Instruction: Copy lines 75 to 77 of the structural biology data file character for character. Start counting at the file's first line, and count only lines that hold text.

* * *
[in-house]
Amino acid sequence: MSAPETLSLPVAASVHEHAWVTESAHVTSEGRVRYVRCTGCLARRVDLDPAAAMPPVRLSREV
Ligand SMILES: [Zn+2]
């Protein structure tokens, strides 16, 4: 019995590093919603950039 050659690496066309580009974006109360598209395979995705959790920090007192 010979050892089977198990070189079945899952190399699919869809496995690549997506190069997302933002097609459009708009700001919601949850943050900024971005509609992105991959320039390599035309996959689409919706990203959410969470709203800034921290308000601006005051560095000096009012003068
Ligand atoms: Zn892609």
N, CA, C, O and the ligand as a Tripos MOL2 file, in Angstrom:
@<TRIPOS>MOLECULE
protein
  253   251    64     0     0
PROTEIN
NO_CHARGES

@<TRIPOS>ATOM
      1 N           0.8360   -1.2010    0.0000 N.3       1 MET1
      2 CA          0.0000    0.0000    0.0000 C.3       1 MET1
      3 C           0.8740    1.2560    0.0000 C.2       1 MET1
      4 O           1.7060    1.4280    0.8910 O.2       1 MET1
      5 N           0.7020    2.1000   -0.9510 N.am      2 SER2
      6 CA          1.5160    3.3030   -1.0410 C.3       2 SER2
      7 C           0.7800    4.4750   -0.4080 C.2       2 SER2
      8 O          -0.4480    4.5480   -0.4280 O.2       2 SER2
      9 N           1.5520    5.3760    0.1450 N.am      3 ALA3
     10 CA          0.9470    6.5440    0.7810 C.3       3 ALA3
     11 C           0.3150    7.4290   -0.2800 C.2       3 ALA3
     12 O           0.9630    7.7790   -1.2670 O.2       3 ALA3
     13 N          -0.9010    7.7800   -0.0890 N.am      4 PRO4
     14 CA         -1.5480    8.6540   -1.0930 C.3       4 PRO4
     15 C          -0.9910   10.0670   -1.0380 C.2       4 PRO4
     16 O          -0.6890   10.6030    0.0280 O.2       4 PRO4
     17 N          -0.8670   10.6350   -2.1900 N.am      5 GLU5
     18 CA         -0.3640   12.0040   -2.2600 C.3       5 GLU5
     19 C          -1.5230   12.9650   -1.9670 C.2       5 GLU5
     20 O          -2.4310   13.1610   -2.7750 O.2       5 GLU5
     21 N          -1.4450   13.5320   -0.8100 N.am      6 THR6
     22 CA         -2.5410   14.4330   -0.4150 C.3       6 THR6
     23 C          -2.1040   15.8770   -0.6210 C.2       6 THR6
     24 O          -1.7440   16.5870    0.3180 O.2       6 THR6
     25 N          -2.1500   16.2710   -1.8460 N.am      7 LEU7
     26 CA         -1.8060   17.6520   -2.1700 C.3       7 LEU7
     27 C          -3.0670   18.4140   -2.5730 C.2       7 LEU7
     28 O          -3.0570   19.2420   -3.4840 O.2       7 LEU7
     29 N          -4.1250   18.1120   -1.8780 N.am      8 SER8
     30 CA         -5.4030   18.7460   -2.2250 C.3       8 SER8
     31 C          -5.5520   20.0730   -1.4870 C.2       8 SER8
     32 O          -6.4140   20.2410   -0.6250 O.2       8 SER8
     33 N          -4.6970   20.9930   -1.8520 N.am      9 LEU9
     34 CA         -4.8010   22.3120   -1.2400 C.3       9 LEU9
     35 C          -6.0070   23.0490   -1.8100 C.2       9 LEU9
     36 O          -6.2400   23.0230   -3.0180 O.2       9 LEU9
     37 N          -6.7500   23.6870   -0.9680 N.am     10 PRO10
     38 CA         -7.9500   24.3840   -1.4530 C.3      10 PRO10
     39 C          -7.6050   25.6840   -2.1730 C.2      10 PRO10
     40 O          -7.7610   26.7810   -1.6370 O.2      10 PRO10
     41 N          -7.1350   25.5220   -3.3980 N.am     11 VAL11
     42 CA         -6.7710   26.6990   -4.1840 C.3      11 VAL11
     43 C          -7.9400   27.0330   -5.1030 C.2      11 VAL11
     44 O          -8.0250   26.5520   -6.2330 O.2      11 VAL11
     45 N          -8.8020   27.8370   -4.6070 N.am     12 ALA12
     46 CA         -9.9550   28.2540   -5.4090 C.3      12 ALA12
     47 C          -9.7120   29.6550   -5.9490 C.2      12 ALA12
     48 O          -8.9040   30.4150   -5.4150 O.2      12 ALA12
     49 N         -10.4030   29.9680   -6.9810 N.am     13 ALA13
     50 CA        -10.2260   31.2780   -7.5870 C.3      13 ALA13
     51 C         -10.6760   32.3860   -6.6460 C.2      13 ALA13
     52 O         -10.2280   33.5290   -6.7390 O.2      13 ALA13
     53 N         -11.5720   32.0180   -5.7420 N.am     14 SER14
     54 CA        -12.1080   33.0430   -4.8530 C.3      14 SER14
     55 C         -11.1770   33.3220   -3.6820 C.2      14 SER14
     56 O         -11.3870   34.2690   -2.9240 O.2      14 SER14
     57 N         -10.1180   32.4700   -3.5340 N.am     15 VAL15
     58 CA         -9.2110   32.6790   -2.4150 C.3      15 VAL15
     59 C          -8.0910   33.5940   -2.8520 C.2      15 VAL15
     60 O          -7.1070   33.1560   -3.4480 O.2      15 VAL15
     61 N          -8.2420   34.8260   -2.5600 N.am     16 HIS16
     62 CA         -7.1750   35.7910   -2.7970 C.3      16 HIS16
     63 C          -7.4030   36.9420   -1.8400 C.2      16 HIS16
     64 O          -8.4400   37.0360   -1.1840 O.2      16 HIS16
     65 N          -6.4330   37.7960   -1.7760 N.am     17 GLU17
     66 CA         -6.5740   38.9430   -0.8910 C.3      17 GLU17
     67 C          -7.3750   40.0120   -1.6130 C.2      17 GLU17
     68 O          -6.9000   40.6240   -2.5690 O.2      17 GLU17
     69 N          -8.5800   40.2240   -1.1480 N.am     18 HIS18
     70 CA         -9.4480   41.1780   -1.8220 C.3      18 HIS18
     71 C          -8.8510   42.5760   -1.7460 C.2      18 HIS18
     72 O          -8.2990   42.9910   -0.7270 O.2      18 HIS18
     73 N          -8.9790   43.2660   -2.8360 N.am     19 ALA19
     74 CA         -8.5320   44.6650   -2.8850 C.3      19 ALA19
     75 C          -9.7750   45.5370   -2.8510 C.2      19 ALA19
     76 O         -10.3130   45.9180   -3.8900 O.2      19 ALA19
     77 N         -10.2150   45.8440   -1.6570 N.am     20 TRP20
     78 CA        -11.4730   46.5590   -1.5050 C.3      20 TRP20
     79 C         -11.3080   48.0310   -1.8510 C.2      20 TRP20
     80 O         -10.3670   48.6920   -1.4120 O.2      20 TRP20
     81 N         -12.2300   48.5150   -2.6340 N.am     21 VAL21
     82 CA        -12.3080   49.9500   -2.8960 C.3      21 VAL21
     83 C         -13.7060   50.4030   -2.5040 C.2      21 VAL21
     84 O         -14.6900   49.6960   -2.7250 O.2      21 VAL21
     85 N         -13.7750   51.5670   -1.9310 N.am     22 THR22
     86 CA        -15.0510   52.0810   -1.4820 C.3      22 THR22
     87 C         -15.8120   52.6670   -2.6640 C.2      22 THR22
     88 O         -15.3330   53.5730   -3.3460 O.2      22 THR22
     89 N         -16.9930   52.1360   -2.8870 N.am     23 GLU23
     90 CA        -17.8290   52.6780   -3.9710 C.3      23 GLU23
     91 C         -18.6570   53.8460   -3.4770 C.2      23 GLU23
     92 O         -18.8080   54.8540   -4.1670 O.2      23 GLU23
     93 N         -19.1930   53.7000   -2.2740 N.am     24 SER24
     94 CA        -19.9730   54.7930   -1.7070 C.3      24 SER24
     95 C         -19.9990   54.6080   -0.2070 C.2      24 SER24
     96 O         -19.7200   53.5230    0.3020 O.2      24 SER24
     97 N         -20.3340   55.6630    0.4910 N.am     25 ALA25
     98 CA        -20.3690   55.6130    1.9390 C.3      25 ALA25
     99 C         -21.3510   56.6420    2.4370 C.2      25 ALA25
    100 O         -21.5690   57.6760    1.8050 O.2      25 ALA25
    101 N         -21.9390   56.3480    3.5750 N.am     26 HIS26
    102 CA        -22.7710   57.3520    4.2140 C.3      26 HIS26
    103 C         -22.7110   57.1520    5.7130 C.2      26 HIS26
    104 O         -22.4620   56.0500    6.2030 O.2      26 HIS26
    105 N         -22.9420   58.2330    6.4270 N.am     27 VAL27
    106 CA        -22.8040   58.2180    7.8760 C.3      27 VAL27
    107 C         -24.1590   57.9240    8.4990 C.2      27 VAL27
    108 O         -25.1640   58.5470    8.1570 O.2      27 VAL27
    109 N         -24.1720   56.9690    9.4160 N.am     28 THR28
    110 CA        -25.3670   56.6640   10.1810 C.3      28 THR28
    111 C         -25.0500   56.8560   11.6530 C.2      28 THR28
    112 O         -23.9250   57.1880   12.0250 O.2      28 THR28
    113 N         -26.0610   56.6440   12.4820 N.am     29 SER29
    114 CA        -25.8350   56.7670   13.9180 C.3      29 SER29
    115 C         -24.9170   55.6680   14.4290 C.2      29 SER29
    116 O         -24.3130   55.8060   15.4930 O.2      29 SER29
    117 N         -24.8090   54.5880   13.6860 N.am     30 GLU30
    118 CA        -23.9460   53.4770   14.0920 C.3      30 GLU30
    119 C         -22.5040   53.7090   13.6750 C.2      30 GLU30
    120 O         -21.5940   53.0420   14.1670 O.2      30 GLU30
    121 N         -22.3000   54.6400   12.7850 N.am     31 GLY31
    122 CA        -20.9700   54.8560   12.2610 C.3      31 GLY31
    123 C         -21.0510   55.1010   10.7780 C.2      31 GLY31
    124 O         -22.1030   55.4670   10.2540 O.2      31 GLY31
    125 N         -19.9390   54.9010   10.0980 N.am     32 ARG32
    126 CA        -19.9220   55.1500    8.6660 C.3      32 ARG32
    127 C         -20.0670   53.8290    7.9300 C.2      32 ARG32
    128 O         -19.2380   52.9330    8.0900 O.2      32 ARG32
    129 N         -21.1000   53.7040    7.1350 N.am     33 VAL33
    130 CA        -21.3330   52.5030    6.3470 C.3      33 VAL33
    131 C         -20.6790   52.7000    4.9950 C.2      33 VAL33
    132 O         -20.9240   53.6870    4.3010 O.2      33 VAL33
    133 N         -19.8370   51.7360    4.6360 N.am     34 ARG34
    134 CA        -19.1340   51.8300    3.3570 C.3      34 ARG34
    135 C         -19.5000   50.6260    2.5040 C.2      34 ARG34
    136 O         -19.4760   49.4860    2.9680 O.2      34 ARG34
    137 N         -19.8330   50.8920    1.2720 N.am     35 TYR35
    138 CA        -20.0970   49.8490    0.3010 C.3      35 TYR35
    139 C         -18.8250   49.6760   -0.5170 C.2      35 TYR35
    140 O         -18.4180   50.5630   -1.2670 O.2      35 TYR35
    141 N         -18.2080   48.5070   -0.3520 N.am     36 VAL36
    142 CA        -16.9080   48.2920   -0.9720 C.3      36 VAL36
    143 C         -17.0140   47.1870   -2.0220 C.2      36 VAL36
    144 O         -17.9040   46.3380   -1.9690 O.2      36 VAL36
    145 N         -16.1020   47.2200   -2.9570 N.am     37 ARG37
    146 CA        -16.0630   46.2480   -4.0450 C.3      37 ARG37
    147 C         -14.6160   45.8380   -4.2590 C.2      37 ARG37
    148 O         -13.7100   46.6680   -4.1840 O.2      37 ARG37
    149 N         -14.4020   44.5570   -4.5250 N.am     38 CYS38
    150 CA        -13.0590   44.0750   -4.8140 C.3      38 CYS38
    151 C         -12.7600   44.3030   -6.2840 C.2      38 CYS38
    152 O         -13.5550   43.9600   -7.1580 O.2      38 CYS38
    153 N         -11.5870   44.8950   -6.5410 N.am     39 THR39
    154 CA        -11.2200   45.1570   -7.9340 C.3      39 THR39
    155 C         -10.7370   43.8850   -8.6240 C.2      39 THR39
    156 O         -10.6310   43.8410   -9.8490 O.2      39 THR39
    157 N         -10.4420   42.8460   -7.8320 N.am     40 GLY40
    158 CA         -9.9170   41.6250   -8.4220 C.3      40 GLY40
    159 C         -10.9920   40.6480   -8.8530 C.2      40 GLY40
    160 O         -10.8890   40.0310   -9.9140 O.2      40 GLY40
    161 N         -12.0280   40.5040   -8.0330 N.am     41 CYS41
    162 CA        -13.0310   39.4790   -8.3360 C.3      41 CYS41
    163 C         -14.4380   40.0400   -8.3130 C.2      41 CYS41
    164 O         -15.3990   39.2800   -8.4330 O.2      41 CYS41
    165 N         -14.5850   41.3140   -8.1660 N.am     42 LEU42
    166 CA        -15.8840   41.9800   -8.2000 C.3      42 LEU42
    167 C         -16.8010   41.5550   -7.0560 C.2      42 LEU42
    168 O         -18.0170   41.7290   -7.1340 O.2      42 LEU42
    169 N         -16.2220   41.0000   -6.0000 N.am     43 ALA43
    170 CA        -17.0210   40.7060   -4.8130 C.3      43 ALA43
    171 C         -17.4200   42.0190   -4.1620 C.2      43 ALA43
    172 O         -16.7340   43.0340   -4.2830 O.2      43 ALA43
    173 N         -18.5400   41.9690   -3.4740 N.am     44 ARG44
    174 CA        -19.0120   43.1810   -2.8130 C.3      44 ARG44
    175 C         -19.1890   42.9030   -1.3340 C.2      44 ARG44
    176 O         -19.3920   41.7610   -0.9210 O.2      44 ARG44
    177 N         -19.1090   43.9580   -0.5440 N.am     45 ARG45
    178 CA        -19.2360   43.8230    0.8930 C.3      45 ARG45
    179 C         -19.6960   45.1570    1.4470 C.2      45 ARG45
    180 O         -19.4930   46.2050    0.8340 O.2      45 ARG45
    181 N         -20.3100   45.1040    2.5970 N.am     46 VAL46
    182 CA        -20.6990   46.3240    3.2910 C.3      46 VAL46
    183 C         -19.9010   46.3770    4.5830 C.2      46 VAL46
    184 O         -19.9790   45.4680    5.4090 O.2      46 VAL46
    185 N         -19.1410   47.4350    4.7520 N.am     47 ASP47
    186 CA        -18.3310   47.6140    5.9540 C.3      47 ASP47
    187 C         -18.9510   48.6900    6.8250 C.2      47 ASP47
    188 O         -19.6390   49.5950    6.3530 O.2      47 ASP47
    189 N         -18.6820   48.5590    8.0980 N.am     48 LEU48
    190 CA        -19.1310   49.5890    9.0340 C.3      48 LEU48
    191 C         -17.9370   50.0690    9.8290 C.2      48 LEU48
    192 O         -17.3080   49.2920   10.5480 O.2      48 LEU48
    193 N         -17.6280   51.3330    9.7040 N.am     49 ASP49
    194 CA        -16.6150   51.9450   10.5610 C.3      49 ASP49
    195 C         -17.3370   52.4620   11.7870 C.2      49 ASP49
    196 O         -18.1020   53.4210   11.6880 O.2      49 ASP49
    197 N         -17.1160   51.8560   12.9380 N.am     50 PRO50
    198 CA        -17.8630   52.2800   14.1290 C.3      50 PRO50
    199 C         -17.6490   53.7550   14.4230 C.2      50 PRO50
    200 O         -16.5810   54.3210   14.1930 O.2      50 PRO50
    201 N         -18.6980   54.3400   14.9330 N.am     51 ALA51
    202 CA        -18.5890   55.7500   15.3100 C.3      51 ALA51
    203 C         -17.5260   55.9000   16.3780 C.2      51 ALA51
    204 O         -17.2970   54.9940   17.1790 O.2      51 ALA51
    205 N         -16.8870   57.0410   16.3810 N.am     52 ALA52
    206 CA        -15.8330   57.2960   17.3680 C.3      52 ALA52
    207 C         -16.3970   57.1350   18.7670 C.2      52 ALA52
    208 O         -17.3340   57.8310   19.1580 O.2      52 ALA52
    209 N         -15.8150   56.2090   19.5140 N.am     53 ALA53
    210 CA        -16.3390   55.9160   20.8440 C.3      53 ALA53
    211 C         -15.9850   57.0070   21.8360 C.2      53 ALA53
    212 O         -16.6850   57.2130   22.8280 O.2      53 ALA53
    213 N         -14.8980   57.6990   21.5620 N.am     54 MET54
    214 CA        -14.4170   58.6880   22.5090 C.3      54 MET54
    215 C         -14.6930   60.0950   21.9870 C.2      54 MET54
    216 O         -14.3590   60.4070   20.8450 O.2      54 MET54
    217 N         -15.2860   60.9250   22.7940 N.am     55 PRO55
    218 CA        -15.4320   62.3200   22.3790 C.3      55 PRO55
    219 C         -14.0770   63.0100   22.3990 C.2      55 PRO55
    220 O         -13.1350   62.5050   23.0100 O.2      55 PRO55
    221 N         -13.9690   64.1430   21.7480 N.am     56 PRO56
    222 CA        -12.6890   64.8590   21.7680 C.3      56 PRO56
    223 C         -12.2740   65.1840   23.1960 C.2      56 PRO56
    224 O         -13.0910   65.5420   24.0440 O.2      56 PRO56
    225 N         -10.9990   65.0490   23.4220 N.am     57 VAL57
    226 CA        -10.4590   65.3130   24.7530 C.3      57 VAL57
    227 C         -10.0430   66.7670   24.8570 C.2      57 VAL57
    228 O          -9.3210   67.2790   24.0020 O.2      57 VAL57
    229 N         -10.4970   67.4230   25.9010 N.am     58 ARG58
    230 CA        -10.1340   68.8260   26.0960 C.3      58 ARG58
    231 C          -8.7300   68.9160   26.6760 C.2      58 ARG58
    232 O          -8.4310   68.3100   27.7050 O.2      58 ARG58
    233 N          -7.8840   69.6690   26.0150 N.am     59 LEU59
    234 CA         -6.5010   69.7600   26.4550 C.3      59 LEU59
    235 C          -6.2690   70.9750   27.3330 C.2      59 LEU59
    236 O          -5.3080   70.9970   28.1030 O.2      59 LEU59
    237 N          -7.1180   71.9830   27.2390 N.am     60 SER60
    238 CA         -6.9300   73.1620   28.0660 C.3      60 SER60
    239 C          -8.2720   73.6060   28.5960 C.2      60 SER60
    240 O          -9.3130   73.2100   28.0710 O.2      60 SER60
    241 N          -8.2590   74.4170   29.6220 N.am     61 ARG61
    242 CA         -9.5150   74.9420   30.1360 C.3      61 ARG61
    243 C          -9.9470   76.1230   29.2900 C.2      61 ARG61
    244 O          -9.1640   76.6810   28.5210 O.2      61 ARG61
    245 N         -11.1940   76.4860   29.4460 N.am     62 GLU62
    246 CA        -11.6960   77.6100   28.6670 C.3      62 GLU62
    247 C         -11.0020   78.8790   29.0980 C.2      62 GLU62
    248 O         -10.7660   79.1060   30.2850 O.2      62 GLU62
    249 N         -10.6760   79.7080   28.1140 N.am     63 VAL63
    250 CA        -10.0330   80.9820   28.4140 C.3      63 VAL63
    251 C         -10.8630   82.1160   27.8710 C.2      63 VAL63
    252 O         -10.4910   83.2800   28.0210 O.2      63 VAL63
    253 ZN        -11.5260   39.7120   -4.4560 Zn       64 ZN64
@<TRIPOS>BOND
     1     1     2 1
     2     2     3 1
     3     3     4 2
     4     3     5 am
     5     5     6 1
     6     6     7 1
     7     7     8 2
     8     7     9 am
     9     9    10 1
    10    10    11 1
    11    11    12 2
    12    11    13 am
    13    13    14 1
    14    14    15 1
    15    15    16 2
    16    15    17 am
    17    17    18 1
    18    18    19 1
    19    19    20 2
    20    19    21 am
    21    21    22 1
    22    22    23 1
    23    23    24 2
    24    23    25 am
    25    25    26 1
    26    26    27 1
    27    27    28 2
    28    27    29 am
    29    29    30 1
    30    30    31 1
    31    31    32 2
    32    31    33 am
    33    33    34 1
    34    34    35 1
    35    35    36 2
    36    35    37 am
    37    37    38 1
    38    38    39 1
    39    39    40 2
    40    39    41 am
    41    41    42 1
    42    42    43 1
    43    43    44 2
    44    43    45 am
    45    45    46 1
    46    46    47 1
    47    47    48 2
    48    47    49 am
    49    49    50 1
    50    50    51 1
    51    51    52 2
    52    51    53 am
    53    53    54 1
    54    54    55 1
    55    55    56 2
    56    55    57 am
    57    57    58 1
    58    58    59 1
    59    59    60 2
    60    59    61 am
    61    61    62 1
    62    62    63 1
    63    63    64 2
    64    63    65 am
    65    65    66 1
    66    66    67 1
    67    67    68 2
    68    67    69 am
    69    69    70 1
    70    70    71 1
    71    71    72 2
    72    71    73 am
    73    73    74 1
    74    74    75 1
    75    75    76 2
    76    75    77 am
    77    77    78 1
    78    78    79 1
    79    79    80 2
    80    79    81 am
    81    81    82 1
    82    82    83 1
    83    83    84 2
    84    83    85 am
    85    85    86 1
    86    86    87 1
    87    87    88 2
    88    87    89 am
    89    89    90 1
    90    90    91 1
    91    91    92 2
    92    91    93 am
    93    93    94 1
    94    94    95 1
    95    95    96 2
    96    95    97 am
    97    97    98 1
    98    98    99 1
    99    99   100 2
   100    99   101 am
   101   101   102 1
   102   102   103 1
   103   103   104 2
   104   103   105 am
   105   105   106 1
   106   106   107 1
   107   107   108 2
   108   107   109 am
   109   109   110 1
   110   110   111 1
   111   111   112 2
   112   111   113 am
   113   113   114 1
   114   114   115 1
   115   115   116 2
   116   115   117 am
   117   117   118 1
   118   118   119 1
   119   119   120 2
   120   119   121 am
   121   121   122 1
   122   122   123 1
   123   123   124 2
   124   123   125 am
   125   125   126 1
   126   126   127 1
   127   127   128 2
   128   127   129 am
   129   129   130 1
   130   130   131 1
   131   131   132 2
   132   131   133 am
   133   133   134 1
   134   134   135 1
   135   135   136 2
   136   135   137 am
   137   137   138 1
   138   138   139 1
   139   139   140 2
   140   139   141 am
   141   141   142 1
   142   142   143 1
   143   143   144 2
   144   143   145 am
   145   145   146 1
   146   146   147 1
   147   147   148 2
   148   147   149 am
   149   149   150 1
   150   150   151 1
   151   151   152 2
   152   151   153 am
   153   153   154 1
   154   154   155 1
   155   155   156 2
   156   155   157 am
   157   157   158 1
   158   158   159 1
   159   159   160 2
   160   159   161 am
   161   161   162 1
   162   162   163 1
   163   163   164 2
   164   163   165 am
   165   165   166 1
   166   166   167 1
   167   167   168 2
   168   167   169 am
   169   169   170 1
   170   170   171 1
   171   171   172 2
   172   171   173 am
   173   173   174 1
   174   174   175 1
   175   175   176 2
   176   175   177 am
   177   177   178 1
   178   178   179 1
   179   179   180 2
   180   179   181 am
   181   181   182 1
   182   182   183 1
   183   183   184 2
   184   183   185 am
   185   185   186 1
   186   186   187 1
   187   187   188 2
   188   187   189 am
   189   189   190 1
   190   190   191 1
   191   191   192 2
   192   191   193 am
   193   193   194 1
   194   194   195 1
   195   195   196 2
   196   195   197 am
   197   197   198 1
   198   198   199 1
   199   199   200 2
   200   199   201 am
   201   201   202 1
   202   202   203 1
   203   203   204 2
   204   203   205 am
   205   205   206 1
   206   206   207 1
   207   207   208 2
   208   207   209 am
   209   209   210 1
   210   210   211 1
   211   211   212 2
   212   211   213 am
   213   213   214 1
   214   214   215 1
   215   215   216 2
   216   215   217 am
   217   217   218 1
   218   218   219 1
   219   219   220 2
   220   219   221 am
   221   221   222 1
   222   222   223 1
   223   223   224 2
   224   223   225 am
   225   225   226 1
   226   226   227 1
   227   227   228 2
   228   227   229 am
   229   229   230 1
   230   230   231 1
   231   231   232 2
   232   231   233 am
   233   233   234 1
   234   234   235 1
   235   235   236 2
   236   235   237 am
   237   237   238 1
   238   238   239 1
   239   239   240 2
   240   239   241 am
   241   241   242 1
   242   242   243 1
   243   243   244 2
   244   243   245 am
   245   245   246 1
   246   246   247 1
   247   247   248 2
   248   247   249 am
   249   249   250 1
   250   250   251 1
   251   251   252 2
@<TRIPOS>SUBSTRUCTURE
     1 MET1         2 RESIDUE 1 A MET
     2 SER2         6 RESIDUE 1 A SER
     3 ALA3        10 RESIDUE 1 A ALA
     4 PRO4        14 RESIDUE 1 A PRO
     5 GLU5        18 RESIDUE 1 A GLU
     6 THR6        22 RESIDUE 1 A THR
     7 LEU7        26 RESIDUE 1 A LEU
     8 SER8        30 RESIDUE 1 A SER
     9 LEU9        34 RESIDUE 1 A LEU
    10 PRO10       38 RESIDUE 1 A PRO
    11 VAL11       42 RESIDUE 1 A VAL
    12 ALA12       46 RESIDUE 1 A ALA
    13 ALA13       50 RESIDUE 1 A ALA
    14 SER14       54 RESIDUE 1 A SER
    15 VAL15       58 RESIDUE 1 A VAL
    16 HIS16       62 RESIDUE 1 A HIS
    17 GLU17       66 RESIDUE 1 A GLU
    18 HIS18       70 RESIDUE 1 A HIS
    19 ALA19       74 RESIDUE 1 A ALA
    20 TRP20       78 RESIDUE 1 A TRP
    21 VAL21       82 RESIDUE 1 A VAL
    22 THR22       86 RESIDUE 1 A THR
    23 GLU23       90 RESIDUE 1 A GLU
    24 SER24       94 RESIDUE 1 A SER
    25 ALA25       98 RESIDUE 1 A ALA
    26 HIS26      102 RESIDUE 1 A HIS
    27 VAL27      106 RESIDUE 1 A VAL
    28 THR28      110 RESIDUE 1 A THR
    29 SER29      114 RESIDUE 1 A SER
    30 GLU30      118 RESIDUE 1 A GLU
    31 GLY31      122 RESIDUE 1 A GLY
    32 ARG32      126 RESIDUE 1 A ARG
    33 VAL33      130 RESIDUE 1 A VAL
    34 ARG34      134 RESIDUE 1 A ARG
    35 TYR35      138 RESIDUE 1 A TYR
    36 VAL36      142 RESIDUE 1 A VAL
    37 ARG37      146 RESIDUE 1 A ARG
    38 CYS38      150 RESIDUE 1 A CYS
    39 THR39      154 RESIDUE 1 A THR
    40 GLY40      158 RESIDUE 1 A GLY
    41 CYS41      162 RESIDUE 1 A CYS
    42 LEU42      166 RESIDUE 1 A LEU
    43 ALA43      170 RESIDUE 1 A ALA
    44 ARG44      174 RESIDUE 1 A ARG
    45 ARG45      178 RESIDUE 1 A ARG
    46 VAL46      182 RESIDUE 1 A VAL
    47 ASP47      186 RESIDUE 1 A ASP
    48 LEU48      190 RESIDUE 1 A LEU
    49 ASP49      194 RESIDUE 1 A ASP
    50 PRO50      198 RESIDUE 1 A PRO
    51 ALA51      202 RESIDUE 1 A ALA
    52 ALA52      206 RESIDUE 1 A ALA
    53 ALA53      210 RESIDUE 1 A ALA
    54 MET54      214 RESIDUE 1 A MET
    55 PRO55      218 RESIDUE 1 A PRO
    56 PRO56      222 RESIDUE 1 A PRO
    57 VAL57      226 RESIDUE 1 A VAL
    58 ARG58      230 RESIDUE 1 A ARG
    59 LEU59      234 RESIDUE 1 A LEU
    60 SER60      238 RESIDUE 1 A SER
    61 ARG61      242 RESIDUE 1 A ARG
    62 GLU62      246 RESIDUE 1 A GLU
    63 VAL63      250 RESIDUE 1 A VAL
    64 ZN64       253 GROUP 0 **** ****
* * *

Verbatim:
     63 C          -7.4030   36.9420   -1.8400 C.2      16 HIS16
     64 O          -8.4400   37.0360   -1.1840 O.2      16 HIS16
     65 N          -6.4330   37.7960   -1.7760 N.am     17 GLU17